"The past is gone, the future is not here yet - all we have is TODAY.. and its in the DAILY ROUTINE where success or failure is determined. God does not look at your past to determine your future. Its over. Its gone.. and not even God can change the past. But He can change you NOW and every NOW is an opportunity for you to take hold of His grace and run your race. TODAY is God's gift to you. Make TODAY count."

- Pastor John Samson, King's Church, Phoenix, AZ

May 19, 2010  |  Comments (0)   |  Permalink

Mercy - Never Deserved

"The moment we think we deserve mercy a little alarm bell should go off in our head because we are not talking about mercy anymore but justice." - R C Sproul

May 12, 2010  |  Comments (0)   |  Permalink

The Tower Experience

In the last 1,000 years, what came to be known as "the Tower Experience" of Martin Luther might well be the most significant event in the western world for all the ramifications which ensued. Here are Luther's own words as he describes what happened as he was studying Romans 1:17 (and reading the insights of Augustine on this verse from a fairly obscure article he had written centuries before)- "For in it (the gospel) the righteousness of God is revealed from faith for faith, as it is written, “The righteous shall live by faith.” - Rom 1:17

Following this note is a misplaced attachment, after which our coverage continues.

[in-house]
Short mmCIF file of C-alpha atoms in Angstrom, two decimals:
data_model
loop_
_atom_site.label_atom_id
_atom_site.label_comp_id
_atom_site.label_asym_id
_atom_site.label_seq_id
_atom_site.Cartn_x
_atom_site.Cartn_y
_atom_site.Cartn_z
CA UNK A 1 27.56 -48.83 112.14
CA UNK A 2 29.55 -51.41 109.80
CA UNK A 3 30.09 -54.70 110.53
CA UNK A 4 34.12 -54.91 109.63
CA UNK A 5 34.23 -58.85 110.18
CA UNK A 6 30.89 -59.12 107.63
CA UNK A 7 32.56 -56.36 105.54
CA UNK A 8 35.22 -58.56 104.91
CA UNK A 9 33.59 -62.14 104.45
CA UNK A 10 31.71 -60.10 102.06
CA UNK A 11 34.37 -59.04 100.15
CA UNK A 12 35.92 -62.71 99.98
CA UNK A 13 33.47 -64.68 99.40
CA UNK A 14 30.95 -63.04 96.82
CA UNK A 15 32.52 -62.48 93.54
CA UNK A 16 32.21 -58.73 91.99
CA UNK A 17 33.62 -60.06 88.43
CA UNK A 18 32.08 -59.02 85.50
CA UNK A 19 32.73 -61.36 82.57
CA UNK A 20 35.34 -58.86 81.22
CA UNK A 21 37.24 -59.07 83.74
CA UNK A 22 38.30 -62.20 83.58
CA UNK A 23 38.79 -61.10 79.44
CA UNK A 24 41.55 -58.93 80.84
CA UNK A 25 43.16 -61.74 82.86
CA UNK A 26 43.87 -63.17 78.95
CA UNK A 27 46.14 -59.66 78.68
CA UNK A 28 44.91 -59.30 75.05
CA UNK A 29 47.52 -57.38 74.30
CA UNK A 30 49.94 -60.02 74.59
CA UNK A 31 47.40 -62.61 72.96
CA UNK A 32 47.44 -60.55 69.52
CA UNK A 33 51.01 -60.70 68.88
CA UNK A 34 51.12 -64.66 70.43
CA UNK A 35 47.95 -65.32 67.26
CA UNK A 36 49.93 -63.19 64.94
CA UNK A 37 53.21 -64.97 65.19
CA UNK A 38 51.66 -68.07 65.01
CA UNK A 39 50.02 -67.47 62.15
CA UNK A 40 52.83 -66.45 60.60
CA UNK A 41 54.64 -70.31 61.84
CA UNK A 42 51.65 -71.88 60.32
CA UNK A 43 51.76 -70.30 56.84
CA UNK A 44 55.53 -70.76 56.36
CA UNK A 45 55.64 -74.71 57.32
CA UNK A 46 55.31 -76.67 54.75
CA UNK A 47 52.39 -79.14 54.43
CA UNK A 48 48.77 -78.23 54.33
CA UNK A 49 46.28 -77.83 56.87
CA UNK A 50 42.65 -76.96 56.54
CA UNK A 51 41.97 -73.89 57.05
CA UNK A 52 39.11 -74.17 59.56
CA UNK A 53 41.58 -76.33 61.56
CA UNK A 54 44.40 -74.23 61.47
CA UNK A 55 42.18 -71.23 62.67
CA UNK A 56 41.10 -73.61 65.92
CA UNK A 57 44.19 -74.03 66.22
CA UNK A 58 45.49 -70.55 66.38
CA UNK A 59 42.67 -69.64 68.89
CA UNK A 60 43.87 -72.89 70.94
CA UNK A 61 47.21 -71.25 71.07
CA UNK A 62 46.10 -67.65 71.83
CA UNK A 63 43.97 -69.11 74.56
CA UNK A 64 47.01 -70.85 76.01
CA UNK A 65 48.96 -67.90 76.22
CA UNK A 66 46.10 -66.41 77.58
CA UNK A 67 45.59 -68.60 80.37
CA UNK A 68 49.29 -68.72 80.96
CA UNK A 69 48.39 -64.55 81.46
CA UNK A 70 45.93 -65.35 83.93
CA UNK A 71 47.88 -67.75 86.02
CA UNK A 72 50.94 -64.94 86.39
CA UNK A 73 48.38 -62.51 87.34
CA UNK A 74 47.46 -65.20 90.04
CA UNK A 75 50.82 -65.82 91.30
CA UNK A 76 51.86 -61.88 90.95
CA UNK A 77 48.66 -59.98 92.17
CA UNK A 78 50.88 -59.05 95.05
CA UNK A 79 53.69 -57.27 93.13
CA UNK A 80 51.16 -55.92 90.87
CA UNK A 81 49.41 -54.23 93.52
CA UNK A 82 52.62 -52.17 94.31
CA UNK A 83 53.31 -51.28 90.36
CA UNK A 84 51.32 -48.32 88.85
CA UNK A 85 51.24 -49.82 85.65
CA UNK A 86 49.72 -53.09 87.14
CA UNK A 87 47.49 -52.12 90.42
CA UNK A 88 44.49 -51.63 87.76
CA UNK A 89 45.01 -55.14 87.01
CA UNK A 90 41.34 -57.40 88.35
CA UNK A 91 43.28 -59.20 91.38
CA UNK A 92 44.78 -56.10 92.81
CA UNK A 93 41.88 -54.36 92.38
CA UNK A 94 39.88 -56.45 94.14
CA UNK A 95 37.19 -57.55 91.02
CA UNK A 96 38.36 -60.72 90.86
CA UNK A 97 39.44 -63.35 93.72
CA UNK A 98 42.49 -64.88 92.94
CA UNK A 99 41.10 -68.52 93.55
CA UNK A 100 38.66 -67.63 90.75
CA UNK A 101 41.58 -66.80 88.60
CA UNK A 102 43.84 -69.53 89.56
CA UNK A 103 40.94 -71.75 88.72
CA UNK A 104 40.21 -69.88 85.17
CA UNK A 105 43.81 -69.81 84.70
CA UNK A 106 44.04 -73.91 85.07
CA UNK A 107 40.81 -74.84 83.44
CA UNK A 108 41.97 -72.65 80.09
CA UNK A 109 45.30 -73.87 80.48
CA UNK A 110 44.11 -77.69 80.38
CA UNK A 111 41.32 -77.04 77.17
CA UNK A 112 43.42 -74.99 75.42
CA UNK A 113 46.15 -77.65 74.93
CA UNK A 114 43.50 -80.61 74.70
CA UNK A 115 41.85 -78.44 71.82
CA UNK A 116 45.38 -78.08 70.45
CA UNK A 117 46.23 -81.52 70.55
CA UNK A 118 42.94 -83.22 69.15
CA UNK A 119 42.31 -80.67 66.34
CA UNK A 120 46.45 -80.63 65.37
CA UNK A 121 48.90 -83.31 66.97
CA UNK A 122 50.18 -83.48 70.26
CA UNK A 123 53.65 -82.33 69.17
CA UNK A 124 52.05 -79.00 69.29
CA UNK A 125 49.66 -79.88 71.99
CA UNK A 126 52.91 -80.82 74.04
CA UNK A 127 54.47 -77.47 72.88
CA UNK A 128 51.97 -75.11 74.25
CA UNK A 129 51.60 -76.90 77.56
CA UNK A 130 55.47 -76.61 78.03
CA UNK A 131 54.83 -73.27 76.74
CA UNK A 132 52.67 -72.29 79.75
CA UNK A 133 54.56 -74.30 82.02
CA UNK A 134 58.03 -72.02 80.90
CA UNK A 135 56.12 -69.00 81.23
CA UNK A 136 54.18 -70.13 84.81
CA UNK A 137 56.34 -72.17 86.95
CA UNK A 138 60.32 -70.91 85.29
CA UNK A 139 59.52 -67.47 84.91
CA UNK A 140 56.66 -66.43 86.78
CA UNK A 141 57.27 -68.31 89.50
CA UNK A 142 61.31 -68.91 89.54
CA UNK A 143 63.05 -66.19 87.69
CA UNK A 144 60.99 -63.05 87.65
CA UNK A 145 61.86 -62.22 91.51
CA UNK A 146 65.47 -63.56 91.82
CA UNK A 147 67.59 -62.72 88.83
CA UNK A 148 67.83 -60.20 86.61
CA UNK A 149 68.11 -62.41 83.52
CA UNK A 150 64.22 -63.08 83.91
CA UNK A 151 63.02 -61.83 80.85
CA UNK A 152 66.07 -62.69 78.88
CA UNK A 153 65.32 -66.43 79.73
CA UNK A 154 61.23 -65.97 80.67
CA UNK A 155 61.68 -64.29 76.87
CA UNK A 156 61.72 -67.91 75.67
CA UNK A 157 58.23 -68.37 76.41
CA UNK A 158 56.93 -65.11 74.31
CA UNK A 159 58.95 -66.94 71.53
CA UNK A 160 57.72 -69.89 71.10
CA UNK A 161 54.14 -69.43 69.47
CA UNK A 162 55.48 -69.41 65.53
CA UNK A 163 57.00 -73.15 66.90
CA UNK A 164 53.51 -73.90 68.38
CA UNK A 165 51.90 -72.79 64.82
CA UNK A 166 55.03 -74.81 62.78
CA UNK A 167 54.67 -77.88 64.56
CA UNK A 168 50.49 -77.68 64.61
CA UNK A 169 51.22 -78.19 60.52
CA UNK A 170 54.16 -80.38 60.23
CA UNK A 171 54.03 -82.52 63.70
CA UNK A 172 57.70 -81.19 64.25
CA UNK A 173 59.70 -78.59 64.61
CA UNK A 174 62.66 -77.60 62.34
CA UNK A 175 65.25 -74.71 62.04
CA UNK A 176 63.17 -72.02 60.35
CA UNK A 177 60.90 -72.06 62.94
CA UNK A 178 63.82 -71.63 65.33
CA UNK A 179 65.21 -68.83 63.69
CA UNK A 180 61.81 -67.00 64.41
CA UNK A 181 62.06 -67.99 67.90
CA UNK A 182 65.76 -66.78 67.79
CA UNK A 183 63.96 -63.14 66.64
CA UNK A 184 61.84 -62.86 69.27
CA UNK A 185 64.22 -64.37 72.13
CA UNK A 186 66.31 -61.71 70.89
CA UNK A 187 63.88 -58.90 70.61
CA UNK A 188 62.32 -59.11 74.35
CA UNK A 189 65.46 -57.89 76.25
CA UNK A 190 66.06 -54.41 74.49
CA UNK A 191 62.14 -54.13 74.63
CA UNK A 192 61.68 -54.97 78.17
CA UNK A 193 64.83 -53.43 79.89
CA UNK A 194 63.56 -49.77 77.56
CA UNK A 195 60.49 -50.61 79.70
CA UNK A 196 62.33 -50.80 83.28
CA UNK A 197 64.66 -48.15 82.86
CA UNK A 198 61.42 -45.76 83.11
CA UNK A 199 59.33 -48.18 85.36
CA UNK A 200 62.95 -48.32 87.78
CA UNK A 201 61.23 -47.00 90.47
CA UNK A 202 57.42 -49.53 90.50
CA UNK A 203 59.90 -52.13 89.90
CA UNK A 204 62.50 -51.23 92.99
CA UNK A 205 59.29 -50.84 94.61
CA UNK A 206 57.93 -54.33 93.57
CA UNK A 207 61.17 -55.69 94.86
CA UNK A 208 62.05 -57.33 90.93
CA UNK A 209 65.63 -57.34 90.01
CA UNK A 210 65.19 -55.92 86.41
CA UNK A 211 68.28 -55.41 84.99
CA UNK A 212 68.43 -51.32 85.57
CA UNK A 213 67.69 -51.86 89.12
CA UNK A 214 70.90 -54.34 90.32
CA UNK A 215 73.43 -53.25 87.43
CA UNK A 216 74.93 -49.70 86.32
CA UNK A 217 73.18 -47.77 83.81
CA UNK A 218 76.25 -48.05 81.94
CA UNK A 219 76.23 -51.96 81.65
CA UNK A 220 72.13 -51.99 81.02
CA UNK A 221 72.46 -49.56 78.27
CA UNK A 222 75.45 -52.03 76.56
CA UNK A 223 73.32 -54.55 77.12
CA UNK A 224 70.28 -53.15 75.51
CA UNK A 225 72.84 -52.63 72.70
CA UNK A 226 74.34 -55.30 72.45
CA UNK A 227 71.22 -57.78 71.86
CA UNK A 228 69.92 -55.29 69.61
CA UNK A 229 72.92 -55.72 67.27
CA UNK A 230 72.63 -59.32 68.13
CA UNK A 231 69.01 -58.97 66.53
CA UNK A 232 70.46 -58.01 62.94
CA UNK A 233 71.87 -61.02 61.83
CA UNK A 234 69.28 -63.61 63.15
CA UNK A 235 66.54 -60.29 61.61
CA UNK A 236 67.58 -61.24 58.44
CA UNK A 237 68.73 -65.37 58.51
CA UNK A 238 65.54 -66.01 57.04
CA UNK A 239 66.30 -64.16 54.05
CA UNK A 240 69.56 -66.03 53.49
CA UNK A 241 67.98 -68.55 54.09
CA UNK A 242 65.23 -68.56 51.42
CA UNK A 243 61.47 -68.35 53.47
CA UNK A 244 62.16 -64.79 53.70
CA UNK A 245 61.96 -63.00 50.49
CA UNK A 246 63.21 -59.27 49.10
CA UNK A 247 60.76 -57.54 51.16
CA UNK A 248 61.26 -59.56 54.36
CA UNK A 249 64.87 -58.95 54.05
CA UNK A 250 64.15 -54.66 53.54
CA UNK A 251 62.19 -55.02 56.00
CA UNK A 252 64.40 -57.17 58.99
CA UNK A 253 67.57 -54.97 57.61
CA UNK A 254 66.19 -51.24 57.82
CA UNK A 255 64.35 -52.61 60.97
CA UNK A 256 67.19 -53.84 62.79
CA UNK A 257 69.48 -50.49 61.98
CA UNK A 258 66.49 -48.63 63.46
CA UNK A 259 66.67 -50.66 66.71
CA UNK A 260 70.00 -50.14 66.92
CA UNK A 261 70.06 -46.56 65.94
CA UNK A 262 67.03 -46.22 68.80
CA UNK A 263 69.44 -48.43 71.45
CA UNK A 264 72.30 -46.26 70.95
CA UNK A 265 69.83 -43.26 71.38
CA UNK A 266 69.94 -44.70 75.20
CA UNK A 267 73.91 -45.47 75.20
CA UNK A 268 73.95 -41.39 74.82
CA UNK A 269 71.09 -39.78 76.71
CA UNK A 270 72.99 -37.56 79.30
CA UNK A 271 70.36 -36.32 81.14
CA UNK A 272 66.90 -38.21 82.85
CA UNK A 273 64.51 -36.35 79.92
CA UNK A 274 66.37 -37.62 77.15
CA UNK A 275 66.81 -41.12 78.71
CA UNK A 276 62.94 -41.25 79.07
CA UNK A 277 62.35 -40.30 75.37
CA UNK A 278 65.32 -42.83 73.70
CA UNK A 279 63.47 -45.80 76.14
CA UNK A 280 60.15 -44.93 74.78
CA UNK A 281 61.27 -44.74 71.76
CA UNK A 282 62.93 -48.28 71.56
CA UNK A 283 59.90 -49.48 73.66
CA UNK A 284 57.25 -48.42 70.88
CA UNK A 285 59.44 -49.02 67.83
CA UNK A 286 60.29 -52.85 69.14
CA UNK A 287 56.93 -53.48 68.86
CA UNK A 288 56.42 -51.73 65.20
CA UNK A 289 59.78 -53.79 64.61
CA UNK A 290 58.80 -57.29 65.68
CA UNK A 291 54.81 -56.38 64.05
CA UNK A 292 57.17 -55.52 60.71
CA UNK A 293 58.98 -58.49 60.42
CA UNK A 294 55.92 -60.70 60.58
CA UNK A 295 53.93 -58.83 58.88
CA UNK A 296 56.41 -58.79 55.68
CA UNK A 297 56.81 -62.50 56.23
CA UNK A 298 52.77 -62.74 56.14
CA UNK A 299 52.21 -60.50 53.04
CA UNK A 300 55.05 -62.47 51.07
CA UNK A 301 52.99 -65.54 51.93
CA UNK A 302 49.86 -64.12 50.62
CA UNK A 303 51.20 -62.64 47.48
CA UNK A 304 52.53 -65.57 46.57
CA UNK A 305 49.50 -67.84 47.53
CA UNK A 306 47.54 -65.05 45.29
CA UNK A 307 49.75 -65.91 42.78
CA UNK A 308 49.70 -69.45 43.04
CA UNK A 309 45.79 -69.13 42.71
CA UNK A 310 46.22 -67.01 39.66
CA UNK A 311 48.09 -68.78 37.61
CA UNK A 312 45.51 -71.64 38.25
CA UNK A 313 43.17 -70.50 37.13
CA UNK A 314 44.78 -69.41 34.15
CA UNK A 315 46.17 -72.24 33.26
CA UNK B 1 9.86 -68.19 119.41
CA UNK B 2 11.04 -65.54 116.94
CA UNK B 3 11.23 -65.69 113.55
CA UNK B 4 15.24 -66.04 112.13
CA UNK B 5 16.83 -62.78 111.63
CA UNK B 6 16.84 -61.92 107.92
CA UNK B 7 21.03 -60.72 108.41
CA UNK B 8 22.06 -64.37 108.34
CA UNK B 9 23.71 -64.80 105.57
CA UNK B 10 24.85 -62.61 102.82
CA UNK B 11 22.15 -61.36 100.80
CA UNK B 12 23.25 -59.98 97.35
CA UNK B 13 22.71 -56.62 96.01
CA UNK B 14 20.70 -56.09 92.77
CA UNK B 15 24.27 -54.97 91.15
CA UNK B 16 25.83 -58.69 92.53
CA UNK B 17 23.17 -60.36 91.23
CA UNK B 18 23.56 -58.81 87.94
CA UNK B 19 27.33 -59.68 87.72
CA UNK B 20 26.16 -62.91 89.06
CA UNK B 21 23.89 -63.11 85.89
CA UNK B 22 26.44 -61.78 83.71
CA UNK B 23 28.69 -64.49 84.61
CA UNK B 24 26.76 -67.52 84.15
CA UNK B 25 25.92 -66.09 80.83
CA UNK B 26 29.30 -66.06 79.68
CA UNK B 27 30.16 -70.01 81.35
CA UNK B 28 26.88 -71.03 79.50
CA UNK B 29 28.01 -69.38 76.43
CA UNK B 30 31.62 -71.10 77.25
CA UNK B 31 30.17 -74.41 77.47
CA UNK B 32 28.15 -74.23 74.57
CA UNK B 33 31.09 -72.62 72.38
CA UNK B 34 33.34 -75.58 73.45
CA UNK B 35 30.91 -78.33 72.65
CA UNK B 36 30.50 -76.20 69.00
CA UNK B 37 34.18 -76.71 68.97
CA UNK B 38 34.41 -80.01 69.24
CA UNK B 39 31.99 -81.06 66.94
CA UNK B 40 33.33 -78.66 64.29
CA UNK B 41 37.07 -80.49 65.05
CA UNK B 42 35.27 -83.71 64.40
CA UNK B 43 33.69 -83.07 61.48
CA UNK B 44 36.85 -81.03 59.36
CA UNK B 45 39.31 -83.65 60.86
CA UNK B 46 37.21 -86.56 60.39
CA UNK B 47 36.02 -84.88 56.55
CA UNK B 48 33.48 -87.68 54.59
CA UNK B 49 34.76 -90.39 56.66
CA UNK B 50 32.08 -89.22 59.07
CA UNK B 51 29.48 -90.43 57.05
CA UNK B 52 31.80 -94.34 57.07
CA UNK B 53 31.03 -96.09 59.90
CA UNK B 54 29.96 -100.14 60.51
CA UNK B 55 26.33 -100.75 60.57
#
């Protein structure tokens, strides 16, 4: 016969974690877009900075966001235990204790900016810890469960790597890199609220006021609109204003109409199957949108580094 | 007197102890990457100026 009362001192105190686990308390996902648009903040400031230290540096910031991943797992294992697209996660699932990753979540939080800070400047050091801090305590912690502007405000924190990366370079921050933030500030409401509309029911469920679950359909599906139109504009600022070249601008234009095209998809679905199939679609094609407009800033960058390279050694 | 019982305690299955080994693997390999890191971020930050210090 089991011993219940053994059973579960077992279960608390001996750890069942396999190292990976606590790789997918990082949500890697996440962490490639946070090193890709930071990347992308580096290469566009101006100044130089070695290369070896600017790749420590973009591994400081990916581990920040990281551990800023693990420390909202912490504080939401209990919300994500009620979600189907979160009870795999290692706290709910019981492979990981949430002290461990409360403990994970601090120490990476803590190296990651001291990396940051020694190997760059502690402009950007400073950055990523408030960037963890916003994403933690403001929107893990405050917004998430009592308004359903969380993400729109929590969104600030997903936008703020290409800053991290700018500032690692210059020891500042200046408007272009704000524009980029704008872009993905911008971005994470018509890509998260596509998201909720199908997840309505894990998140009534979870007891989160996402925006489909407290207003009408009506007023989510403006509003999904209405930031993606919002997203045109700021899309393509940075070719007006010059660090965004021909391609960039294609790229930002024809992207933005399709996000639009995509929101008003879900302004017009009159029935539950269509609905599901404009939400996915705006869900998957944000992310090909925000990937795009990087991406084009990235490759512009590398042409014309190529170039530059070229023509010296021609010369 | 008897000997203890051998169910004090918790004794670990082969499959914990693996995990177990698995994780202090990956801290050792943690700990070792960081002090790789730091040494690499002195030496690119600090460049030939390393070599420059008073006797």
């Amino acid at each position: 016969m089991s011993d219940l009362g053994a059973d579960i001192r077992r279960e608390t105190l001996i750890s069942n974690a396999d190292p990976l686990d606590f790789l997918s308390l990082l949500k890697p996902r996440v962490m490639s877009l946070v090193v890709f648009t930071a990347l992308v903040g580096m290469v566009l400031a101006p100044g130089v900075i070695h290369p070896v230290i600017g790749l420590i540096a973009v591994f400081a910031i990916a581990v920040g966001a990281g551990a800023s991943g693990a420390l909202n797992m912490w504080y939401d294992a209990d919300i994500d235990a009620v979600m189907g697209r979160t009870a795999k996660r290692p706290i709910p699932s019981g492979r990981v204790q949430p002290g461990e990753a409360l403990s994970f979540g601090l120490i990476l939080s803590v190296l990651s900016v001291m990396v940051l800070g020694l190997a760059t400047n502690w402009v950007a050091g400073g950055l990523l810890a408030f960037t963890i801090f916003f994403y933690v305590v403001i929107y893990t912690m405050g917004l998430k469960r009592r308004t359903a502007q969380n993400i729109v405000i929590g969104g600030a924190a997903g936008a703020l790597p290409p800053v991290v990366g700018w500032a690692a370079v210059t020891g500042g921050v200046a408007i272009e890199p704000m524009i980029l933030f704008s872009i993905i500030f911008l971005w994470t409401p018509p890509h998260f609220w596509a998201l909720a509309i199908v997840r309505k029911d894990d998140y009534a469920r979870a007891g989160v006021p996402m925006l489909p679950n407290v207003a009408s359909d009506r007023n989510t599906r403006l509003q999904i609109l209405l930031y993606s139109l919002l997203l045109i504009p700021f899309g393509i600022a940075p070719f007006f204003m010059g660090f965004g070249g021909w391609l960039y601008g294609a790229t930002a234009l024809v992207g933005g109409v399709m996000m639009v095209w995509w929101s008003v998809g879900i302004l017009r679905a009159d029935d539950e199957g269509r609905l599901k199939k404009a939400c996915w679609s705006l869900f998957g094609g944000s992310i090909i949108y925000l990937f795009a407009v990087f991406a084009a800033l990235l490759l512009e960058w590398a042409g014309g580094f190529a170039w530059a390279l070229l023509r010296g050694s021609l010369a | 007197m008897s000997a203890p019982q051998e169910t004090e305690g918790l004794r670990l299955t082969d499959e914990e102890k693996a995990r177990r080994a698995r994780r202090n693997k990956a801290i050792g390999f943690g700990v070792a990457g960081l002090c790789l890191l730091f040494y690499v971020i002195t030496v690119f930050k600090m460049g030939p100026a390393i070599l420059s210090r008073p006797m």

"I greatly longed to understand Paul's epistle to the Romans and nothing stood in the way but that one expression "the righteousness of God," because I took it to mean that righteousness whereby God is just and deals justly in punishing the unjust.

My situation was that, although an impeccable monk, I stood before God as a sinner troubled in conscience, and I had no confidence that my merit would assuage Him. Therefore I did not love a just angry God, but rather hated and murmured against Him. Yet I clung to the dear Paul and had a great yearning to know what he meant.